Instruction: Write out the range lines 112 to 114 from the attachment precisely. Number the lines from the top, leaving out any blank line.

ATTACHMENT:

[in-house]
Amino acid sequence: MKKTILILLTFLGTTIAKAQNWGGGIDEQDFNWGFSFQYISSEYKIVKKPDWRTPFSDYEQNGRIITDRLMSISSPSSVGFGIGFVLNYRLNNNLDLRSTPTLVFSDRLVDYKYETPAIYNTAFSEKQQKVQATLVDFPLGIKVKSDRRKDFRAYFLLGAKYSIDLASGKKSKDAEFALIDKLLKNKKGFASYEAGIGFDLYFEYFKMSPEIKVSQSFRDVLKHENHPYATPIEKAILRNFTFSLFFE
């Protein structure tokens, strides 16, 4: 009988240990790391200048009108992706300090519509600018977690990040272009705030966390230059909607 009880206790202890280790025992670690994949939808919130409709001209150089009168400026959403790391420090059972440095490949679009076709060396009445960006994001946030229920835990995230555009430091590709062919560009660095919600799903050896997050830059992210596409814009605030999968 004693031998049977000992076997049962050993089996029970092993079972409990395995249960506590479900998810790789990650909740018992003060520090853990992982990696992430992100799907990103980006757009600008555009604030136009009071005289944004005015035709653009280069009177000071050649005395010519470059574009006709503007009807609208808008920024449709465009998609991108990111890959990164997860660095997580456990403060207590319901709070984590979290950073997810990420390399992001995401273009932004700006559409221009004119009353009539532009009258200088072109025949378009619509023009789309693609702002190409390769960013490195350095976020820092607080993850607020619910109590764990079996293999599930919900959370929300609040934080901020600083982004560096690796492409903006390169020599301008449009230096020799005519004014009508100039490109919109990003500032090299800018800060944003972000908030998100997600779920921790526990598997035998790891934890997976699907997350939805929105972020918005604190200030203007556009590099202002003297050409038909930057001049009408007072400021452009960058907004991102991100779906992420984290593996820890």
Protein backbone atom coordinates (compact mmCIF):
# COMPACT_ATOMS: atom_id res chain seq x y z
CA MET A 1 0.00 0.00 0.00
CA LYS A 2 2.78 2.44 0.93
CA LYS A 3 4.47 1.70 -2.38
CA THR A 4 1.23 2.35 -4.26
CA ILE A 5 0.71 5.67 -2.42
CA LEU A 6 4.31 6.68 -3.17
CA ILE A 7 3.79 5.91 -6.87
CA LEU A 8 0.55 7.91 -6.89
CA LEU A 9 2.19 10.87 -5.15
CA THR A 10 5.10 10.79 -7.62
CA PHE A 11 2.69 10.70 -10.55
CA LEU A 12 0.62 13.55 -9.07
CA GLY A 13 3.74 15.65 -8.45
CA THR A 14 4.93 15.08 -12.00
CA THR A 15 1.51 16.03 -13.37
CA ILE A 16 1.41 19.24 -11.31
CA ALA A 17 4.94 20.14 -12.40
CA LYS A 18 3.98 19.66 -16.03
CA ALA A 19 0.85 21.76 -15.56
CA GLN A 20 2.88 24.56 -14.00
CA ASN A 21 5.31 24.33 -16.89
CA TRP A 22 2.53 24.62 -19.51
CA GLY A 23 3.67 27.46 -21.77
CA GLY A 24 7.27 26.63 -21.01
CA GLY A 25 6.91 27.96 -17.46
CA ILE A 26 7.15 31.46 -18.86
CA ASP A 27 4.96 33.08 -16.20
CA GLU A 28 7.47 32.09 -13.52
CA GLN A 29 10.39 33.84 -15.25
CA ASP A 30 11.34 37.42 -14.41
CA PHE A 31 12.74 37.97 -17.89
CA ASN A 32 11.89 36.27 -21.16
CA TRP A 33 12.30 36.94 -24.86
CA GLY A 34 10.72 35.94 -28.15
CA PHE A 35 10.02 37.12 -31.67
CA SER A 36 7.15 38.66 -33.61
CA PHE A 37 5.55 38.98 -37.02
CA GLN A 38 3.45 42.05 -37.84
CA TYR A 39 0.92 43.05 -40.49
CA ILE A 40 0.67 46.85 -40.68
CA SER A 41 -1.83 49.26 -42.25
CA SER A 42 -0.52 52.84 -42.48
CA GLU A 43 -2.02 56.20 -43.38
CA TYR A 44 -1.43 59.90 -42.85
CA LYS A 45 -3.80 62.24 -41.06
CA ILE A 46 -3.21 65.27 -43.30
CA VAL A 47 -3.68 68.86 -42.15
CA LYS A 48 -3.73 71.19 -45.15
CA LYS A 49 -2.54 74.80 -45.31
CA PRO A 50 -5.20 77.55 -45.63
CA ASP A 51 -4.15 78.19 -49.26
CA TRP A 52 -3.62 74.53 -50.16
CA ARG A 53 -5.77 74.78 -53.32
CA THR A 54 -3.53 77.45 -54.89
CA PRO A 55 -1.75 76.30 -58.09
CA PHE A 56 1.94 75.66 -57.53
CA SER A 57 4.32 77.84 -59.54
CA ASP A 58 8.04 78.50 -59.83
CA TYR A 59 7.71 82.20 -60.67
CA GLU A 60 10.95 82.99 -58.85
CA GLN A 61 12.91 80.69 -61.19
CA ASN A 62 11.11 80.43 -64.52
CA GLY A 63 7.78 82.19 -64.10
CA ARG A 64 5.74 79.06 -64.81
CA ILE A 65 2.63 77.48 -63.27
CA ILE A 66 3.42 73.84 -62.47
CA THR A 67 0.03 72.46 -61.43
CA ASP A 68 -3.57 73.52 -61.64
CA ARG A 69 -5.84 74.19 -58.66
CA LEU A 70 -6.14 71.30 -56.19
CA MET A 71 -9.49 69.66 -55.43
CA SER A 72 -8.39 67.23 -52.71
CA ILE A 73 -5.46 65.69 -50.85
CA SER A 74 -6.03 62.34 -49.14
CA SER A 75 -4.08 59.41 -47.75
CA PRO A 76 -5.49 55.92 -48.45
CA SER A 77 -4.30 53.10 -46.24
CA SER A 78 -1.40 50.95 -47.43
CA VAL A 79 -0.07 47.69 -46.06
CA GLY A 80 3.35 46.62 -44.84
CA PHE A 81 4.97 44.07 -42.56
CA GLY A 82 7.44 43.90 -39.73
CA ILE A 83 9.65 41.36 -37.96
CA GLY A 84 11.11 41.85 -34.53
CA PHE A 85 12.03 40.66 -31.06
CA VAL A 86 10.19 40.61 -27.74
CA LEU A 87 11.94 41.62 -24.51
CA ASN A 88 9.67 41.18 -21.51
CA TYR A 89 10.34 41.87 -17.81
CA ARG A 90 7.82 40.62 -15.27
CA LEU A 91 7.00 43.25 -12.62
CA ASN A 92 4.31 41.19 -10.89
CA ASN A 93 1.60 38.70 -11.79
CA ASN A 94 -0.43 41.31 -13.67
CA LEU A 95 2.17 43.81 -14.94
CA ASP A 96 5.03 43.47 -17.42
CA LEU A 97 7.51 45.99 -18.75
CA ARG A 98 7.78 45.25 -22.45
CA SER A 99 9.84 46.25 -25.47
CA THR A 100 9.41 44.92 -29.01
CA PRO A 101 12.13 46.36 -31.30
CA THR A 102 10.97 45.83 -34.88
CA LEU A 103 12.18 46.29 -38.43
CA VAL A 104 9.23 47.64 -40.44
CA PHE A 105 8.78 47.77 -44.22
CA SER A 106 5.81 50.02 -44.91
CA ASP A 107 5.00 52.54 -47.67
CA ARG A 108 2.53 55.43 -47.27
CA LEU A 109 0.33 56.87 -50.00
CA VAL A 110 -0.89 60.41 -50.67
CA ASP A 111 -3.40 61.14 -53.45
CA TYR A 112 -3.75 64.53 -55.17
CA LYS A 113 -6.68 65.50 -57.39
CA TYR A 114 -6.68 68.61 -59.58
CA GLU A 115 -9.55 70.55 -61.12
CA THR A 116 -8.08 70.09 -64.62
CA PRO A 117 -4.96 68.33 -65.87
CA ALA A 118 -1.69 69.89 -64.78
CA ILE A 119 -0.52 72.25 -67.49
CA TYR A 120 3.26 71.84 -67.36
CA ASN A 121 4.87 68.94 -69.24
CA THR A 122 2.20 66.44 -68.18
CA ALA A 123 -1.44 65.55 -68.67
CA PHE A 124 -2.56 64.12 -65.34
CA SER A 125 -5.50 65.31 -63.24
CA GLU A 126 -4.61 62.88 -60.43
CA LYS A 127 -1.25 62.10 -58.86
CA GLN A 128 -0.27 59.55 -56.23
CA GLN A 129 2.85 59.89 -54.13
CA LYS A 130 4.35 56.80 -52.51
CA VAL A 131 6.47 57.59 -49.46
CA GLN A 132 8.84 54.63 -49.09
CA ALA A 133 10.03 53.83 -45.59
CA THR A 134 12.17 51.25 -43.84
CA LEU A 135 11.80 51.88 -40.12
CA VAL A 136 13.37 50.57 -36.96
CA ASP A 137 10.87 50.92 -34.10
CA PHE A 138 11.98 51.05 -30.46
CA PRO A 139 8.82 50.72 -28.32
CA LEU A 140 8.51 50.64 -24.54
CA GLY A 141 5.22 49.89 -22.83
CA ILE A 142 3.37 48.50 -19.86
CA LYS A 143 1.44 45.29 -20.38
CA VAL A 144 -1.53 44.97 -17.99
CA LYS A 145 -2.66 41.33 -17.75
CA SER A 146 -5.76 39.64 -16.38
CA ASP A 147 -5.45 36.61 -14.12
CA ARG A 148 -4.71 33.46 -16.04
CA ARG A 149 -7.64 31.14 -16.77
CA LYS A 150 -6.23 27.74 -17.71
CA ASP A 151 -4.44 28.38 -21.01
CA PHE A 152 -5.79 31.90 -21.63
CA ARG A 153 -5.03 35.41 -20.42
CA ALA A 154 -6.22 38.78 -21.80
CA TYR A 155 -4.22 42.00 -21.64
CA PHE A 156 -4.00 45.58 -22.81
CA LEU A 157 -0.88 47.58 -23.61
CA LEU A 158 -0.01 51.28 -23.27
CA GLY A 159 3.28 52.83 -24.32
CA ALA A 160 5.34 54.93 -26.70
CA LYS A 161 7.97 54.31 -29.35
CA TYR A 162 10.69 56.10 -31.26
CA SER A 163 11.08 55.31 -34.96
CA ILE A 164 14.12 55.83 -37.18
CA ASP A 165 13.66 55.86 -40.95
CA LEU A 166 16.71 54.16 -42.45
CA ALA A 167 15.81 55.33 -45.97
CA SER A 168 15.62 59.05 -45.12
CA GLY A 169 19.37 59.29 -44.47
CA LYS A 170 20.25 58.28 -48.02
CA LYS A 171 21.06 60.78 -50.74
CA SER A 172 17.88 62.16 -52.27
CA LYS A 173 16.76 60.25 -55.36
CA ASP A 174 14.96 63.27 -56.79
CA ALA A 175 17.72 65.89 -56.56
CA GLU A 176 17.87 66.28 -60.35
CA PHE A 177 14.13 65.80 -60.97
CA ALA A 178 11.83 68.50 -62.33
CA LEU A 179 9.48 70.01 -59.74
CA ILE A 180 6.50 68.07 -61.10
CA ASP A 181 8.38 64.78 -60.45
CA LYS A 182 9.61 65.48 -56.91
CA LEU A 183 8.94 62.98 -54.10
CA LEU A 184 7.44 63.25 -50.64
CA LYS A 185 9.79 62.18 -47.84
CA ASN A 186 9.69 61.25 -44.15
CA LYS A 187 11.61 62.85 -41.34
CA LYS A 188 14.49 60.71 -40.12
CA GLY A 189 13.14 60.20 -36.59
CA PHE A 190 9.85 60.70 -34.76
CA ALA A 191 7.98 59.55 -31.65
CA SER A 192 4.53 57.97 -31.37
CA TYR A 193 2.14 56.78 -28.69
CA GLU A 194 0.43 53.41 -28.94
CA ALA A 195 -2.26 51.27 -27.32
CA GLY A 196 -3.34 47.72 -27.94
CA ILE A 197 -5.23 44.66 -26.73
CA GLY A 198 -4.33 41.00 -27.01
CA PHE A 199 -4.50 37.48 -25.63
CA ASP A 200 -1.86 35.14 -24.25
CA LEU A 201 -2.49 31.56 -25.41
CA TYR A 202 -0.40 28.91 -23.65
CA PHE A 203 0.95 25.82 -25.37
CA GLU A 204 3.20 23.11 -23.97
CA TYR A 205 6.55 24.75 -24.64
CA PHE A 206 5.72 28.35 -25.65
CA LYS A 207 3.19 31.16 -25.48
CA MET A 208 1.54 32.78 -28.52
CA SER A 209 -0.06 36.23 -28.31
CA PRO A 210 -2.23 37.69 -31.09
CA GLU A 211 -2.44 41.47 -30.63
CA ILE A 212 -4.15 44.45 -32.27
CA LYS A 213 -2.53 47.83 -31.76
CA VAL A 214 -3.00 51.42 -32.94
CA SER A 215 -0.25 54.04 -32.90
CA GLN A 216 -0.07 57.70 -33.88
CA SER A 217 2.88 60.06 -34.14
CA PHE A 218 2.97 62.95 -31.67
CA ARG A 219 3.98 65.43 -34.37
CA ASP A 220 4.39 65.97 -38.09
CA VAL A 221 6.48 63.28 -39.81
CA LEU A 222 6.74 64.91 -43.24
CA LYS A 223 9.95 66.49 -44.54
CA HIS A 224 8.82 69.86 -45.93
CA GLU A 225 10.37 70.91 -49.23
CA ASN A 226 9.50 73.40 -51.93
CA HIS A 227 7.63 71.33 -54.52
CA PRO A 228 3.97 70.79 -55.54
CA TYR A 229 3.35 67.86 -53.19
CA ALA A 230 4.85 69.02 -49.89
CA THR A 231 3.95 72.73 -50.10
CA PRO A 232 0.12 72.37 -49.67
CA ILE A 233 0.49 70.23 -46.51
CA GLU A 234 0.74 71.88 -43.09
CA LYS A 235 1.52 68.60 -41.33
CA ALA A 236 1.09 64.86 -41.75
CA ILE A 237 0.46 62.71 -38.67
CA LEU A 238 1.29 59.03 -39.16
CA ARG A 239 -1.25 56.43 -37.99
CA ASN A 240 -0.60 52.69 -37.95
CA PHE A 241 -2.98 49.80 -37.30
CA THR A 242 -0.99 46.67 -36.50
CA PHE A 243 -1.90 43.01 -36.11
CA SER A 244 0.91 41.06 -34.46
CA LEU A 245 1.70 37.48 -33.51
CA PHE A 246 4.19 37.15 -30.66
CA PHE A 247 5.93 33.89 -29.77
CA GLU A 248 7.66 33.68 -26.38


CA ASP A 107 5.00 52.54 -47.67
CA ARG A 108 2.53 55.43 -47.27
CA LEU A 109 0.33 56.87 -50.00